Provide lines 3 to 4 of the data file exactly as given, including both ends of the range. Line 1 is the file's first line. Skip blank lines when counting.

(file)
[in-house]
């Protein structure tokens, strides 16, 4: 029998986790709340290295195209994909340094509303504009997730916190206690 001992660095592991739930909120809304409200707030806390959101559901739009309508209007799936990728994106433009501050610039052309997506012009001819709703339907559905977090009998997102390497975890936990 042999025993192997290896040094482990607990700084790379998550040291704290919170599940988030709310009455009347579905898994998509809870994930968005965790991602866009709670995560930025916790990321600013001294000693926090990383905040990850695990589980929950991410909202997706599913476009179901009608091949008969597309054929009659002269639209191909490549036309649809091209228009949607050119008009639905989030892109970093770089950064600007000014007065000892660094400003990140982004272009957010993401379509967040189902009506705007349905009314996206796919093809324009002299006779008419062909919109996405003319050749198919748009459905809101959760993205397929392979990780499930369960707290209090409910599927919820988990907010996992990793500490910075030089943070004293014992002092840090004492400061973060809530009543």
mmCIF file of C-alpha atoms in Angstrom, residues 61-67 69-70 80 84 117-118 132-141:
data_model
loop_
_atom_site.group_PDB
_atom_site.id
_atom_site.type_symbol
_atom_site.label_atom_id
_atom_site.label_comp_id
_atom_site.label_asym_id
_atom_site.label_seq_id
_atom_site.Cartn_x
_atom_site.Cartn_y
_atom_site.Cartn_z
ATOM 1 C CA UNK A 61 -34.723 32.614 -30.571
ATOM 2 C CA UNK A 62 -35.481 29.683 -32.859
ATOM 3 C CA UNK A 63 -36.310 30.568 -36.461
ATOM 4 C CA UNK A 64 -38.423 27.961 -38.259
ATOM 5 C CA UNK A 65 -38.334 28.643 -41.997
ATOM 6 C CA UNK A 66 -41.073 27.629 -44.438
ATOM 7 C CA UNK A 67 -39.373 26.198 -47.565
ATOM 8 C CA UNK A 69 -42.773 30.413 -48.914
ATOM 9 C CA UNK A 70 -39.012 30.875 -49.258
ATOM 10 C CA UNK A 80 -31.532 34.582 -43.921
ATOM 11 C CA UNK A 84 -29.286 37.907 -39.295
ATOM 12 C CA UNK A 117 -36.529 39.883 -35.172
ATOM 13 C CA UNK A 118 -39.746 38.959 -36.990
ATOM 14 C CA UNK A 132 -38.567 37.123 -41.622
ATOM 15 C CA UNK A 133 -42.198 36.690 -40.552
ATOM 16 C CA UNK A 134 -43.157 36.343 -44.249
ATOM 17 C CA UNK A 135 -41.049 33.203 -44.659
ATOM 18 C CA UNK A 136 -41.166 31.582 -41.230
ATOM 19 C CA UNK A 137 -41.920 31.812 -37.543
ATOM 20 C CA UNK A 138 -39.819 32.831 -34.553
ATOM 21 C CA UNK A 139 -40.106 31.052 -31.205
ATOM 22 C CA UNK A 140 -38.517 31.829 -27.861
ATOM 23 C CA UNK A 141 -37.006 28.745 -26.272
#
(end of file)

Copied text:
mmCIF file of C-alpha atoms in Angstrom, residues 61-67 69-70 80 84 117-118 132-141:
data_model